Four summers ago the first weekend in September marked one month. One month lived out shaky and unsteady. Just putting a few steps in front of the other and letting tears drip down faces or anger spill out at the sky. "Why?"
I had watched my husband shake violently at the graveside of his twenty-six year old brother as he sat a few inches from the casket.
My usually stoic husband reached out for the casket as he passed by and I heard his voice crack as he called out his name. One more time. I had never seen him stricken with grief. That groan of emotion haunted me. Those fifteen minutes spent under the funeral home's green awning the last minutes his family would ever be within arms length of this special brother. A brother who had just slipped quietly out of this life beneath the green gold water of a river one steaming August day. Bare chested and tan, jumping off the dock with friends. Never to resurface again.
A lot of that week in August was just waking up and reliving a nightmare. Watching people unaccustomed to having tragedy rip their hearts open. I was surprised at how well the family waded through all these storm surge waves. Still afloat.
That first weekend in September ringed one month gone, a cluster of thirty days now traveled outside of the tragedy. We had planned a beach vacation at the beginning the summer and wondered if we should still take it.
We decided that proceeding as normal would be best to help bleeding hearts. And we took her.
Brother gone but not forgotten, that brother's little girl. Her mother let us take her with us to the beach. At the time we had two girls of our own. This niece of ours was so full of everything life and already bearing the marked personality of both of her parents' stubbornness and wild determination to live unafraid.
This little eighteen month toddler really couldn't comprehend it. Where was her daddy that had held her beneath the sheets and fed her the last bottle as they slept together? Where was that daddy whose brown hair dripped curls mirroring her own wild curls? How could one so little now be excepted to be ok? To live? To thrive?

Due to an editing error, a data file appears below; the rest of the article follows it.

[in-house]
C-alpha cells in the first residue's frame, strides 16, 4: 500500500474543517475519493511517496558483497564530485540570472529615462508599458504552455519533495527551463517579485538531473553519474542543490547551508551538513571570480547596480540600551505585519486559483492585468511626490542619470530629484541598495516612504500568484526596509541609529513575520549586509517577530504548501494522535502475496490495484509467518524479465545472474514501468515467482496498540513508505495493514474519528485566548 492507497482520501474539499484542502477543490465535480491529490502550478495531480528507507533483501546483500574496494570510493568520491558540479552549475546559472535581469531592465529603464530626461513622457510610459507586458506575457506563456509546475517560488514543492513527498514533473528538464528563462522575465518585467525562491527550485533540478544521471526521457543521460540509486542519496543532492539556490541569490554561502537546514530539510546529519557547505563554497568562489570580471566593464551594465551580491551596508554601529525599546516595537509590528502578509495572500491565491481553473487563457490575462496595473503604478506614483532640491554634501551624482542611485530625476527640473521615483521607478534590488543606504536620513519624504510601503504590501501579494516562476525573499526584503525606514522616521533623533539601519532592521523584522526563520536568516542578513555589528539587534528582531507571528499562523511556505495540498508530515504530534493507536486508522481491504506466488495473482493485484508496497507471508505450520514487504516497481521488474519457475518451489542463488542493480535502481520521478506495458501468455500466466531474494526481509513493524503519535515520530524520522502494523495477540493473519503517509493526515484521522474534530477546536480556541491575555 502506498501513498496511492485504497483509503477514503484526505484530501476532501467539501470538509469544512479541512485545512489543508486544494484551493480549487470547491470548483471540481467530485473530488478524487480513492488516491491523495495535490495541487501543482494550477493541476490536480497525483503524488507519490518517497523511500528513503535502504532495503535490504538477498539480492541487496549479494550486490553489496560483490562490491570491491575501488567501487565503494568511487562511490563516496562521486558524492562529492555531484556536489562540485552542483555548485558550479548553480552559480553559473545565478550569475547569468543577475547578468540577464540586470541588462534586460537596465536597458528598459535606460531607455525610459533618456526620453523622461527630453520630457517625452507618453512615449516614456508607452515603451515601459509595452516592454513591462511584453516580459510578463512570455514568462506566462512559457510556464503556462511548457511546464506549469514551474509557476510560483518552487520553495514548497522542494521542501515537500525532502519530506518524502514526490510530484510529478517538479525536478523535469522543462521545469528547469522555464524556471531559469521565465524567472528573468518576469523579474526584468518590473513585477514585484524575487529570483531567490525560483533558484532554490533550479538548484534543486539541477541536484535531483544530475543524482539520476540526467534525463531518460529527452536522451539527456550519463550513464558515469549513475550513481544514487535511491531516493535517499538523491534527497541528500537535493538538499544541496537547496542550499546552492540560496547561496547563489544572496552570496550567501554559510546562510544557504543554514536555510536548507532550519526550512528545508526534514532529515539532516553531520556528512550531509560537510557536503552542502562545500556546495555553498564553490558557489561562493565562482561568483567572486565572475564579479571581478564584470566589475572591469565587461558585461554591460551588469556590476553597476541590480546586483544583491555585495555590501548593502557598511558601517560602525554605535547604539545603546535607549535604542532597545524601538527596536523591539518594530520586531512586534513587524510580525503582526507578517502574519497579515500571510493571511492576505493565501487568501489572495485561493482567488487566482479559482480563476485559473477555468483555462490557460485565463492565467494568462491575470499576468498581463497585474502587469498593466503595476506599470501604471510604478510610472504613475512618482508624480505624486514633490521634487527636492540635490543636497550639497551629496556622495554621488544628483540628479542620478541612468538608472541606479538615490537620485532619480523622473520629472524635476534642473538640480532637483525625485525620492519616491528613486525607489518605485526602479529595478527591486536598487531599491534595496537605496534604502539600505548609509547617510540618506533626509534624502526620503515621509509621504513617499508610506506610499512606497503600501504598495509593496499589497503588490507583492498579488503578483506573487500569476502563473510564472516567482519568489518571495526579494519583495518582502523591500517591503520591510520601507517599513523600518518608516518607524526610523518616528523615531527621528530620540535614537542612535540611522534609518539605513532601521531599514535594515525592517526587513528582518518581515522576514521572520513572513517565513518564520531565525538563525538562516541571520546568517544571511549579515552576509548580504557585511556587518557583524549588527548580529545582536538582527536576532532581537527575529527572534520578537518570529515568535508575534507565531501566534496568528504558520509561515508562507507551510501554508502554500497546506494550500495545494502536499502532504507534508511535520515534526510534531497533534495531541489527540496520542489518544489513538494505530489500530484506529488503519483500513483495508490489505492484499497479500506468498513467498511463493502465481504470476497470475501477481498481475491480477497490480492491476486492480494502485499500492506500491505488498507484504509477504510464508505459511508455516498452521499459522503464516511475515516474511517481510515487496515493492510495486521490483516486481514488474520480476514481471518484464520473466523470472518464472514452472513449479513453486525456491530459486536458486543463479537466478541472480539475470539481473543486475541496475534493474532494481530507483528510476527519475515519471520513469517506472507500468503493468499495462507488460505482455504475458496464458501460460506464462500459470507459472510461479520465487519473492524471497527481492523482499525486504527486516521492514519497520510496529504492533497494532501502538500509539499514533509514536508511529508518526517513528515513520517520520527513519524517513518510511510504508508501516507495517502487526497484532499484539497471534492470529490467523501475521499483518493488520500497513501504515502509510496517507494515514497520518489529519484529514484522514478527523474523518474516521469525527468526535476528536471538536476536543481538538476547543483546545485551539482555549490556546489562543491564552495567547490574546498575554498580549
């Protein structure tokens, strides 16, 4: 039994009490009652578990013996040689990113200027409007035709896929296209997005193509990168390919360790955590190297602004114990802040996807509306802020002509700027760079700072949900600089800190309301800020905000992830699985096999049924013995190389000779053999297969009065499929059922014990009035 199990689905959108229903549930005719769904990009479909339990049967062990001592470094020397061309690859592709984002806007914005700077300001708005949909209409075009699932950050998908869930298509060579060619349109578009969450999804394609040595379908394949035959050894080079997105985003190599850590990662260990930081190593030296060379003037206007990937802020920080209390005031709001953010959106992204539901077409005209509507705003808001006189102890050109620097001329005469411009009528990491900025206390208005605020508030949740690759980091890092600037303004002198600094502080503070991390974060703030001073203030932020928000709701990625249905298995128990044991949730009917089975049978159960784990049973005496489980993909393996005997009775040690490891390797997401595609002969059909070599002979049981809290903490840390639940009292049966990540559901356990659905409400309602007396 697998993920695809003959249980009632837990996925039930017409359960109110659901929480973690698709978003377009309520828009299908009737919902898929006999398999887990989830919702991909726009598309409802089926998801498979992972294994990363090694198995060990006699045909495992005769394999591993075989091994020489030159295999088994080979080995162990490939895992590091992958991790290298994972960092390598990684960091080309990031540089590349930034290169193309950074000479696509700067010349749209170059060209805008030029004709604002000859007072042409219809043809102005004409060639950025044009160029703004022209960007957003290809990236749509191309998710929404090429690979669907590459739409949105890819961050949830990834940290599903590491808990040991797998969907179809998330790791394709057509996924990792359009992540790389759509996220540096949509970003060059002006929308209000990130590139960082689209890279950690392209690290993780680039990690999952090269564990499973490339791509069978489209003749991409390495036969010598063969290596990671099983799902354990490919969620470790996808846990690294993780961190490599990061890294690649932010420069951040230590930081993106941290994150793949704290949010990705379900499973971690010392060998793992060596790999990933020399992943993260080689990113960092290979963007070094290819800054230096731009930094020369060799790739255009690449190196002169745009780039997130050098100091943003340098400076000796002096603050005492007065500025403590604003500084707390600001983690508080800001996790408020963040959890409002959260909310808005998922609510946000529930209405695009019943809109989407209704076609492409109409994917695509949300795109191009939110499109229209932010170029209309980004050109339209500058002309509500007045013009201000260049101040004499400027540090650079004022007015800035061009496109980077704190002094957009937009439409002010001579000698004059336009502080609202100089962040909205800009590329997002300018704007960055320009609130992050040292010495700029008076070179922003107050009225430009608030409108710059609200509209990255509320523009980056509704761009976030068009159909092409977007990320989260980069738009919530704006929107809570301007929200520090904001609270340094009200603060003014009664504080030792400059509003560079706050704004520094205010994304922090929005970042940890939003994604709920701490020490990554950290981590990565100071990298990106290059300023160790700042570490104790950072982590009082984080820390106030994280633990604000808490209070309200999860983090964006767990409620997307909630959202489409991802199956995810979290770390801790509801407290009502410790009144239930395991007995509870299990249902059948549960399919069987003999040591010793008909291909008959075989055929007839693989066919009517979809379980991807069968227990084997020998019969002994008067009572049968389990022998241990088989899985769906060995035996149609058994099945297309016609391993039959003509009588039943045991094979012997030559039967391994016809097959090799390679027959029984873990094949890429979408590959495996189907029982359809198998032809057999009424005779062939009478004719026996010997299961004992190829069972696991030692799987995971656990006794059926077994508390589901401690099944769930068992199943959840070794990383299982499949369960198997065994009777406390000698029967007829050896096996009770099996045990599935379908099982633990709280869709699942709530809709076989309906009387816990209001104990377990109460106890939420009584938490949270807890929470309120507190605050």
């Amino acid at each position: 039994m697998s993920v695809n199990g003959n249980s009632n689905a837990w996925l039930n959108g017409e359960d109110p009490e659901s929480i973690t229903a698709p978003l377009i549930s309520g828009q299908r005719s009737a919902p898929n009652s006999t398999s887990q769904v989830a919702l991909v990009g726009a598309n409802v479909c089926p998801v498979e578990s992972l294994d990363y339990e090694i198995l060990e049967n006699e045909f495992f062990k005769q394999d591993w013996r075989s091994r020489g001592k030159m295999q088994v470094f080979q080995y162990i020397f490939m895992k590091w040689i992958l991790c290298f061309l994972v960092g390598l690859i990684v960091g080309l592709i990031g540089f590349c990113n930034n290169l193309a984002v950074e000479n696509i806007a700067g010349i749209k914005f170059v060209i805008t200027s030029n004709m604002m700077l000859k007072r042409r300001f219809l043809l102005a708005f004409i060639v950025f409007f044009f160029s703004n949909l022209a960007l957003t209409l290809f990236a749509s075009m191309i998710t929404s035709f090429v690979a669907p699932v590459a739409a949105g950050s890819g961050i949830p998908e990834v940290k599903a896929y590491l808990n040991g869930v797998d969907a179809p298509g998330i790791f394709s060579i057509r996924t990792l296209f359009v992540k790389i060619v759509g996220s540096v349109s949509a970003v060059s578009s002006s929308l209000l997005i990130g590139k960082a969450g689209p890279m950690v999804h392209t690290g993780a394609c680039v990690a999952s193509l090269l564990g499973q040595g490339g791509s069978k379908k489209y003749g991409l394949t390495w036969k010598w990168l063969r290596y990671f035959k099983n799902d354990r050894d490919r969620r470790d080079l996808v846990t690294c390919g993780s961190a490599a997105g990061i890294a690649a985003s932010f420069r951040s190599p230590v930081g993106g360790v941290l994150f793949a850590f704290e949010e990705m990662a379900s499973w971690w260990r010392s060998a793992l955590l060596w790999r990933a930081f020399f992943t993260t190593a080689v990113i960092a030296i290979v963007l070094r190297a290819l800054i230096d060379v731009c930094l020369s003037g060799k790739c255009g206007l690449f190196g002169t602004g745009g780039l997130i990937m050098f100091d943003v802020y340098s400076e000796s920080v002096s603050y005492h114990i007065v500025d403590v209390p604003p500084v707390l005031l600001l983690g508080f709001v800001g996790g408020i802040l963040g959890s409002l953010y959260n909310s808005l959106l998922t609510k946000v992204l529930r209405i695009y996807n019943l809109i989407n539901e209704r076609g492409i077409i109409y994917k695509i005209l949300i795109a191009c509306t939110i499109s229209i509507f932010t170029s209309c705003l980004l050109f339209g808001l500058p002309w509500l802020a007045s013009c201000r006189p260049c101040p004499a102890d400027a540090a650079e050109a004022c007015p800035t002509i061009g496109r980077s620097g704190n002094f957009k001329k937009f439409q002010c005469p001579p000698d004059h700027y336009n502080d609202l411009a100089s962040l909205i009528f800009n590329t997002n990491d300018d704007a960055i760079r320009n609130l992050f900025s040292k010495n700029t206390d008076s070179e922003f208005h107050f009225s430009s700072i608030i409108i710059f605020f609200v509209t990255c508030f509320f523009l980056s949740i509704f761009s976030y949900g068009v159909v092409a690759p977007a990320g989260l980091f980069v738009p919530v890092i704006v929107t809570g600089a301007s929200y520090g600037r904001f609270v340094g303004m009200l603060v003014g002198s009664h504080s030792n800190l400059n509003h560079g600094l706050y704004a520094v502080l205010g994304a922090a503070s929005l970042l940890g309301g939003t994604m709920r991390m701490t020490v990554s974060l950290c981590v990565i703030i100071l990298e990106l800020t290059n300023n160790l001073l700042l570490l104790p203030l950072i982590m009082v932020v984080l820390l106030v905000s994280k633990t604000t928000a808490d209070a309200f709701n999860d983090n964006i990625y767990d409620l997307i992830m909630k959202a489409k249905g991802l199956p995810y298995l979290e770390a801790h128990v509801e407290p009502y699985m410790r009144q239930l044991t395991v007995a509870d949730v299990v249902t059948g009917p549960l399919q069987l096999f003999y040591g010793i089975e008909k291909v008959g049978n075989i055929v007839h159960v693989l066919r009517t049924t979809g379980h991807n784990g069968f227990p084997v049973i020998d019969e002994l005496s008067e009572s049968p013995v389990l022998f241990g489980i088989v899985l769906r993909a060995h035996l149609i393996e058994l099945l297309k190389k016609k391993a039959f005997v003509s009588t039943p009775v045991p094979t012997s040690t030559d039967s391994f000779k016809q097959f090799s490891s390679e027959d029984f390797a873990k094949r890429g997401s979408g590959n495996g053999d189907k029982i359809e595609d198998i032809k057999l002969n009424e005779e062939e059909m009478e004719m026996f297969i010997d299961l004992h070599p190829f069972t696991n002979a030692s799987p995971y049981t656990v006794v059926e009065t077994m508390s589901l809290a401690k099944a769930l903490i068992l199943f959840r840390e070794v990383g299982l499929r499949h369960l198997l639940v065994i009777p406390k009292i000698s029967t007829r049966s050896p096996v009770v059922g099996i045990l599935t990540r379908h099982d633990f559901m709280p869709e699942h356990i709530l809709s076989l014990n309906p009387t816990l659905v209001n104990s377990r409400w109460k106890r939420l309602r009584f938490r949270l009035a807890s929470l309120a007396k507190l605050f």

I remember the first day we arrived at the beach. We all just had to go in. Let's be honest. How can you arrive at a beach and not at least see it that day? You can't wait. No matter what time you arrive.
I enjoyed watching my own girls prance in the waves, squeal as their feet got lost in tide pools, and run as sea foam tried to tag them. My littlest girl at the time was scared. Sea shy. She was a bit unsure. She gingerly made her way to greet the waves for the first time. At the first meeting she wasn't completely sold
But, our niece....
She ran right into the waves. Sea water covering her chubby feet. She was laughing wildly as the wind whipped her white blonde hair into a million tangles. A wonderstruck grin stretched wide across her cheeks. She was in awe and she was unafraid.
That scene spoke loudly to me.
She wasn't scared in the least. She was ready to play, be knocked down by so many waves...
Water had sunk her own daddy a month before.
But just like him jumping off the dock, she was ready to jump in..Anyways....
I thought in that moment that she would be ok. She had the spirit to fight
And she has...
All these years later beneath the weight of so much love and attention from grandparents and her mom, and really because she possesses a free and wild spirit this girl with the sky blue eyes is okay...
I knew it would be so the day I saw her first greet the waves...